The other waste of time? Online job boards. Sometimes, even personal connections don’t work, particularly if you’re making a big jump from one career to another.

Remember: I’ve worked in entertainment or creative fields, or adjacent to, almost my entire adult life. I started right out of college in an office job for one of the big entertainment unions, but wound up being fired after a department split and new pig of a manager whose biggest issues with me were probably that I was openly gay and didn’t have tits. This almost exactly coincided with me finding out that my first ever produced full-length play was going to be done by South Coast Rep, which was a huge deal. This is called “starting at the top.”

After the whirlwind of fame and fortune from that production, I bounced around, with only one muggle temp gig as an accountant for about a year and a half. Otherwise, I received a fellowship for a screenwriting program sponsored by Universal Studios and Steven Spielberg’s Amblin’ Entertainment, worked as listings editor for a specialized LGBTQ community directory that was the first ever on the internet, worked for Spelling Television as a script coordinator for Melrose Place, 7th Heaven, and the show you’ve never heard of, Safe Harbor. I even wrote for 7th Heaven briefly (as in one episode that I still get residuals for), which amuses people who know me, because it’s got to be the biggest sensibility mismatch of all time.

After that, I passed through Warner Home Video and Dreamworks Animation SKG in long-term temporary assignments, then wound up at the Dog Whisperer’s own web company as a “two day” emergency temp thing. Except that they liked me, kept asking me back, and then hired me full time about two months later.

So now we’re caught up, and back to that whole “particularly if you’re making a big jump from one career to another” thing. I even signing up with a traditional temp agency, and despite my experience, they refused to even see me because their clients didn’t want people with no “office experience.” Well, where the hell do they think people in entertainment-related fields work? Hint: all of my full-time entertainment jobs were in actual offices. Only the productions, which were 99% theatre, took place in, well, theaters.

But the lack of “Yes, and” from all these applications finally got me to such a point of desperation that I applied for a grocery stocker job with a certain large, local chain whose parent company rhymes with Ogre and the chain itself rhymes with Alf’s. They gave me a phone interview and offered me a position, which would have meshed with my box office schedule. The problem is that they were offering less than small company minimum wage (by about 20 cents an hour), and they probably used some “This store only has X employees” BS to justify it despite being a huge chain. Although how they can get away with paying less than minimum is beyond me. No wonder the checkers are talking about striking again.

Another chain, which rhymes with Nader Blows, pays a lot more to start, but I didn’t get to them before circumstances intervened. Just as I was about to pull the trigger and sell my soul to a grueling and stupid night shift weekdays, late shift weekends, no life ever routine, the summer bailed me out, because ComedySportz suddenly needed someone to help them coordinate enrolling high school students for their annual summer improv camp, and wrangling the paperwork (i.e. the parents), followed up by the same process for preparing for the start of the new High School League season, so I was in the office a lot, and it got me through June, July, and August, since it became almost (and sometimes more than) a full-time job.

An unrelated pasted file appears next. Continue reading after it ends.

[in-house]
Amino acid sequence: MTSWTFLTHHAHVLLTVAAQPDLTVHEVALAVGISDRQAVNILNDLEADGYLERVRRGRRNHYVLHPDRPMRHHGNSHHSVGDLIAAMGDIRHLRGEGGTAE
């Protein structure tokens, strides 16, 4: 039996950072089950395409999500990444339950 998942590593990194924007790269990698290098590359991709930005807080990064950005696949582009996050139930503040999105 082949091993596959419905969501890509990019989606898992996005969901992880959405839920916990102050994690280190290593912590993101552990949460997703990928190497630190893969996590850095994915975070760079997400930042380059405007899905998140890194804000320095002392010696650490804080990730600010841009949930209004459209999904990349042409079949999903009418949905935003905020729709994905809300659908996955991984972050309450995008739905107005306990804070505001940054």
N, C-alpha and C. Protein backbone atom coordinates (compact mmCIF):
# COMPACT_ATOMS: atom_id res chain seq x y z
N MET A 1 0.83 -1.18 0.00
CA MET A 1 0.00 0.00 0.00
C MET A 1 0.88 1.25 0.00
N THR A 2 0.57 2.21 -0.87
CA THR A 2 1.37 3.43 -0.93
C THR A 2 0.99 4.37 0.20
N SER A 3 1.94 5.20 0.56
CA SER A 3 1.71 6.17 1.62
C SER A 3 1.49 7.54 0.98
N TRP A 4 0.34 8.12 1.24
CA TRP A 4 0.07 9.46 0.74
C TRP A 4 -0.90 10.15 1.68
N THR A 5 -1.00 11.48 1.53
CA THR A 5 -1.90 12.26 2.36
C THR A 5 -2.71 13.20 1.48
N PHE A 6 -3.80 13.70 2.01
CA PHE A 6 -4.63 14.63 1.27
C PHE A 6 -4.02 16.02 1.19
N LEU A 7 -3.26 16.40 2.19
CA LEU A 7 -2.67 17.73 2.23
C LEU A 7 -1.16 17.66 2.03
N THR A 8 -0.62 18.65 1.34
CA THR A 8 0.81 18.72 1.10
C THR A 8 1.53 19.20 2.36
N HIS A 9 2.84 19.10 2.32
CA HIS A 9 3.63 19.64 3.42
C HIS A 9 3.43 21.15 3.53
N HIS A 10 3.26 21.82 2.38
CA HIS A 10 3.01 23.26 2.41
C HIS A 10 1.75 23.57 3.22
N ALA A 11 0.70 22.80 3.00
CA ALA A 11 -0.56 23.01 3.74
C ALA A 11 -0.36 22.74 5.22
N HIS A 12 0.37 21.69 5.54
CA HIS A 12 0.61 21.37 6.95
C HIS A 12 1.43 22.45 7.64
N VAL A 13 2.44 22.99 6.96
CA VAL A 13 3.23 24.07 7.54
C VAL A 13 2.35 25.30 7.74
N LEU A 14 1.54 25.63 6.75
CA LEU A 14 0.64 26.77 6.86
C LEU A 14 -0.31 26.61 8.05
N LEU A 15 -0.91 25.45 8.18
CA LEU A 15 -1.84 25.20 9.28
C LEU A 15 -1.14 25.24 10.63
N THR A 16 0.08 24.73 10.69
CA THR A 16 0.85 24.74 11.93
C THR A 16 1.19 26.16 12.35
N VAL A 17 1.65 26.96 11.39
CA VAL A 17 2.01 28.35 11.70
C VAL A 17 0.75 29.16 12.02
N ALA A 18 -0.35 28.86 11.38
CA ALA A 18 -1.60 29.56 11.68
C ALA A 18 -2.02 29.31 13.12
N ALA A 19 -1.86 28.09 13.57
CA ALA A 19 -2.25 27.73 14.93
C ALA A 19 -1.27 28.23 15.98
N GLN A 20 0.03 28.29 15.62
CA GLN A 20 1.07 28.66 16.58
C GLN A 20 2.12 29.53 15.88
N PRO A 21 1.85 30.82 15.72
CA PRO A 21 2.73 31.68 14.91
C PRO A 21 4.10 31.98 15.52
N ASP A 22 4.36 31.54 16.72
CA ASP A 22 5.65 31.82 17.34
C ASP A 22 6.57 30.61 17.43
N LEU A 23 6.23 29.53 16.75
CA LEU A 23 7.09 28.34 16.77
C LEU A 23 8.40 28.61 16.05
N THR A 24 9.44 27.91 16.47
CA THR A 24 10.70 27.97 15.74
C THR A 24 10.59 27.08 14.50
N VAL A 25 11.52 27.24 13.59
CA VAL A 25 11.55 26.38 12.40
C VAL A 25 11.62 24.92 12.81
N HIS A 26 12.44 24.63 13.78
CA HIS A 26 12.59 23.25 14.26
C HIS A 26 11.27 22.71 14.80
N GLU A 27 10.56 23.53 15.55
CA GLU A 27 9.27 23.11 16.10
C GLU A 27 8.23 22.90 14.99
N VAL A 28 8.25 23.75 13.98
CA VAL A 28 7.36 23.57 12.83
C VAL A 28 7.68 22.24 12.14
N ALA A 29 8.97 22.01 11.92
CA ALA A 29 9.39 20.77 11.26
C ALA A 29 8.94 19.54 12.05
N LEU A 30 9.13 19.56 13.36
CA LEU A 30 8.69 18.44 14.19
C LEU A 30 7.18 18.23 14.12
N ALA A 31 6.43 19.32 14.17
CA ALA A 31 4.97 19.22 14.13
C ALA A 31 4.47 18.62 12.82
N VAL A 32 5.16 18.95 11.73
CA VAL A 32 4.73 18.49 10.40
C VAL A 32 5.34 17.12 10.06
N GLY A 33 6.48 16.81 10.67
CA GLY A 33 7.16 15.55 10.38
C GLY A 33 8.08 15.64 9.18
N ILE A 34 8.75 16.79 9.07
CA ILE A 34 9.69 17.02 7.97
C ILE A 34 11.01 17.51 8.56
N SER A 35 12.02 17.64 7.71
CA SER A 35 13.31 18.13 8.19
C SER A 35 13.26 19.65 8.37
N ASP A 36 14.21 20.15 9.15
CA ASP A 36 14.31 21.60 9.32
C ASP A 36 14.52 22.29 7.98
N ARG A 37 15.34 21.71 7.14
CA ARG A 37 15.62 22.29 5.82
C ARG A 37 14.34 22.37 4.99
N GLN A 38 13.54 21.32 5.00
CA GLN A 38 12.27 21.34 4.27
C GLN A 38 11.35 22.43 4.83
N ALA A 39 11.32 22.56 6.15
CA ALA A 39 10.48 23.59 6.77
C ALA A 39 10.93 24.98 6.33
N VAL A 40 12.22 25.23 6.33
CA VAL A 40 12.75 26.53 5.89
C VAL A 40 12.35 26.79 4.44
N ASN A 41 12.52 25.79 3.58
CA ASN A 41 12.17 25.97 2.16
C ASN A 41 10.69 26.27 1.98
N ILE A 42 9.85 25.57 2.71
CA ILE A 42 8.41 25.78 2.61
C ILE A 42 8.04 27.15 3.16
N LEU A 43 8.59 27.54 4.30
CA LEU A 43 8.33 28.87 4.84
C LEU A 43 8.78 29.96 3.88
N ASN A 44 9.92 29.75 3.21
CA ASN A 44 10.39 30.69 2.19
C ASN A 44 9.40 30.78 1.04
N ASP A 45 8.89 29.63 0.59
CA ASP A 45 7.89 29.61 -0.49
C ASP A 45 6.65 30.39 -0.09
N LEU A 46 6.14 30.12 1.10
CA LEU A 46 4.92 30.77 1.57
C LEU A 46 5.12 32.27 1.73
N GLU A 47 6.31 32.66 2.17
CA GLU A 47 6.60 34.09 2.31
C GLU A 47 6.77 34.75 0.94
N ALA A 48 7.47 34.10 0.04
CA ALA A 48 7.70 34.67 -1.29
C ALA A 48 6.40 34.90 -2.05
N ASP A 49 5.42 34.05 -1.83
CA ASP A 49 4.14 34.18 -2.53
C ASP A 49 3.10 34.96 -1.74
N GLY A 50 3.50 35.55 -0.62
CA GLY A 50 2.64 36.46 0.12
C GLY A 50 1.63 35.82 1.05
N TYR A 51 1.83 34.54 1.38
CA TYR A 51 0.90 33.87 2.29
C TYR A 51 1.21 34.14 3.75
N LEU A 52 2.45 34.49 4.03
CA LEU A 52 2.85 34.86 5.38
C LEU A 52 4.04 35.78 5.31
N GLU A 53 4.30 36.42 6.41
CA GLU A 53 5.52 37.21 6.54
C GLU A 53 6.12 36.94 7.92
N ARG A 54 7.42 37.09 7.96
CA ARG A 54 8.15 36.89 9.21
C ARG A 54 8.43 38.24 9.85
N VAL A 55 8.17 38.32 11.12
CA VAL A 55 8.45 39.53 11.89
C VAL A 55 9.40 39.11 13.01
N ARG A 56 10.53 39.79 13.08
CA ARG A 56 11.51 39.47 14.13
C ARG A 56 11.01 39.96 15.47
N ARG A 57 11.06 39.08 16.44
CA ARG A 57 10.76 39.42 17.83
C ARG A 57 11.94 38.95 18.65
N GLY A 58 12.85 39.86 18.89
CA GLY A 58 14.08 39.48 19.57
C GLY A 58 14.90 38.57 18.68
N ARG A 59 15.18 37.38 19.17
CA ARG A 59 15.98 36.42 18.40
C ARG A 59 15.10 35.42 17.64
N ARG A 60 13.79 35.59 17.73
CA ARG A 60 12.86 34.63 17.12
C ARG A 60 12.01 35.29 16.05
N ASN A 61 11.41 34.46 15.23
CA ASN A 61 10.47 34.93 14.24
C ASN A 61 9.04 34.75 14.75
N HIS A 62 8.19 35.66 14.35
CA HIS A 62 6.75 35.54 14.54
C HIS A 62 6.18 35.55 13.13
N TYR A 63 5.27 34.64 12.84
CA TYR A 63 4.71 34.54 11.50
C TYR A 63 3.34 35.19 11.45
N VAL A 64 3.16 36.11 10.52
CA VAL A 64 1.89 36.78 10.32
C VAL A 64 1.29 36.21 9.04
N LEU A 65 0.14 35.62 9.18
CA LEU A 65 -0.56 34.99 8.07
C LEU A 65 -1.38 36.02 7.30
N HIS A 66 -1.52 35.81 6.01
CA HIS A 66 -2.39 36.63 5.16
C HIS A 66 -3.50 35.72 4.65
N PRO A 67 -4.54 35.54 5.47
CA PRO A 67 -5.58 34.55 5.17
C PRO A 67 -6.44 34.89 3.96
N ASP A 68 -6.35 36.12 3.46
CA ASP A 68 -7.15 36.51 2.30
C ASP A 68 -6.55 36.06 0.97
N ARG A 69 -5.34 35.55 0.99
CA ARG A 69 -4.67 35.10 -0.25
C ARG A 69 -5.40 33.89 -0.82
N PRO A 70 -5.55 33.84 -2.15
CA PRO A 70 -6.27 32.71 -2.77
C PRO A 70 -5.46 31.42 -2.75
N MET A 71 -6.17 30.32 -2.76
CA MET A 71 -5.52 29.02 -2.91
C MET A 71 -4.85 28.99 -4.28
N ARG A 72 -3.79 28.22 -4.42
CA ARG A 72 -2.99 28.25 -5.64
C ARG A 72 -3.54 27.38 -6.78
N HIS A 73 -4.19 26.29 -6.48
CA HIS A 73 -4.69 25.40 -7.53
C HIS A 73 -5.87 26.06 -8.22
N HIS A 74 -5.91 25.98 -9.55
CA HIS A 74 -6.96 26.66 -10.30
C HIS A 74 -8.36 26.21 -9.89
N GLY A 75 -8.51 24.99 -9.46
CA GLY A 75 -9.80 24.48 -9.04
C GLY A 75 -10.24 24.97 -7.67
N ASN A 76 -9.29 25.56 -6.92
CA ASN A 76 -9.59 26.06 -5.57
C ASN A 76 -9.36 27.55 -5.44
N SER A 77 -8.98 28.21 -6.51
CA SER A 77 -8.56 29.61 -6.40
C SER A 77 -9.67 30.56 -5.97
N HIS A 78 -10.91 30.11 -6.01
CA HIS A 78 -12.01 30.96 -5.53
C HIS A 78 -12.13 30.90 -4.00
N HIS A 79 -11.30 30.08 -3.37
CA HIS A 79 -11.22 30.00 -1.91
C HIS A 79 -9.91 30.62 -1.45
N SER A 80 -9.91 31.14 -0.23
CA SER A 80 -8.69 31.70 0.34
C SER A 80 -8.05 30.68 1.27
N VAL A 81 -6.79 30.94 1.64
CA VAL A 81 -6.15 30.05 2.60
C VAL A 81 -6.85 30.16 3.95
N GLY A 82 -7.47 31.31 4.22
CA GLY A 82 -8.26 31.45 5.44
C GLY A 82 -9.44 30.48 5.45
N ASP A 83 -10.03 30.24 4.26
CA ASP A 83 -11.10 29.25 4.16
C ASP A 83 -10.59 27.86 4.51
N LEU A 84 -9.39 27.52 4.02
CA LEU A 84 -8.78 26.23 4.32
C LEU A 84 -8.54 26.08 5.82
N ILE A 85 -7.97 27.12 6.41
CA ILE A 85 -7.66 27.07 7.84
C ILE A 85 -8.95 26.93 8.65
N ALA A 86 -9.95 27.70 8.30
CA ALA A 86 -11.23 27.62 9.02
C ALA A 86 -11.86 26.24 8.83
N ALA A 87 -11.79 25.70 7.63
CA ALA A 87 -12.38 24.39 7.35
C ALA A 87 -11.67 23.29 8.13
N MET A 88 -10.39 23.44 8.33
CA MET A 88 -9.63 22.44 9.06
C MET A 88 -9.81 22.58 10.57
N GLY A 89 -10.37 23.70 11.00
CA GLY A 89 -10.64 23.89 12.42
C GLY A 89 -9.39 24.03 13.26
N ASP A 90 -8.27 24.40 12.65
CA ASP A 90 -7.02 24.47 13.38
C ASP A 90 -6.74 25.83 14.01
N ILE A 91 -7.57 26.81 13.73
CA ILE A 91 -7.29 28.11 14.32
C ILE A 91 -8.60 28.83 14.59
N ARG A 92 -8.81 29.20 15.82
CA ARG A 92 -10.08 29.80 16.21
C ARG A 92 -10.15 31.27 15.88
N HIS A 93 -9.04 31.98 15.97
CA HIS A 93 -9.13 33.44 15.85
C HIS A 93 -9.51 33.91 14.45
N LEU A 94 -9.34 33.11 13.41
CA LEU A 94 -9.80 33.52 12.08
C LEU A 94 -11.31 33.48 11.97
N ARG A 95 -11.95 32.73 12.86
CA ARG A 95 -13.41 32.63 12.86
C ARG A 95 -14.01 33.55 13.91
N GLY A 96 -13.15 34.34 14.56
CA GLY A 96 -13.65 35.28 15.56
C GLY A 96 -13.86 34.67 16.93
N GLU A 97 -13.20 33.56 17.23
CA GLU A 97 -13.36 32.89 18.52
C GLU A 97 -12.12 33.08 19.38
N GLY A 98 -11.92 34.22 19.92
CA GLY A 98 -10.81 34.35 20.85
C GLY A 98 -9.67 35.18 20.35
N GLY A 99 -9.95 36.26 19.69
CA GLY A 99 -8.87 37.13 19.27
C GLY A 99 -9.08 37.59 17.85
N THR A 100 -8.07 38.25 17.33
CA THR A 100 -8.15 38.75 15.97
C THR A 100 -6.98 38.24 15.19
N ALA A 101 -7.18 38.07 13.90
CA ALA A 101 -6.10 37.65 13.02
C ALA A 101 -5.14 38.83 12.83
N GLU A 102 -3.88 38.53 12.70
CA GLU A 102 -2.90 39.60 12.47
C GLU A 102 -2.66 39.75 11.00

And then, the old adage “It’s not what you know, it’s who you know,” came true in spades. After all the fruitless job searching and résumé sending, an old friend’s wife referred me to a friend/client of theirs in desperate need of an administrative assistant in about the most non-entertainment, officey field there is: Insurance. Specifically, health insurance, and he specializes in guiding people through the maze that is Medicare.

I started the job on August 27 — exactly 12 days shy of two years managing to survive without any fulltime day job. And so… it’s back to a regular schedule and stability, and I hope that I’ll be posting here again more often. Of course, it might also interest you all to know this: I registered this domain and started this site while I was literally sitting in a hotel conference room, working as Check-In person and general assistant for a marketing seminar run by the two aforementioned people who got me this current job, and I did this right after I’d lost my fulltime job with the intention of using this blog as a marketing tool for the book and myself.

In the two years since then, it’s become so much more. It’s appropriate, then, that this latest Phoenix rise happens in September. Finally, I should also point out that while my site’s colors are definitely a nod to nostalgia for the naughts, they are also symbolic in this context. Orange represents the flames into which the phoenix falls, black represents the ashes of the abandoned and old, and white represents the purity of rebirth. Plus orange is my favorite color.

Image by Mystic Art Design.

The art of war

Ending just over a century ago, World War I, originally known as The Great War or the War to End All Wars, turned out to be none of the above, since it was eclipsed by its sequel, World War II — to date, the planet’s only nuclear war — which also outdid the first World War in terms of “greatness” if you take “great” to mean number of deaths. Also, obviously, the fact that there was a II to follow the I — and many other wars thereafter to the present day — means that World War I didn’t end any wars at all.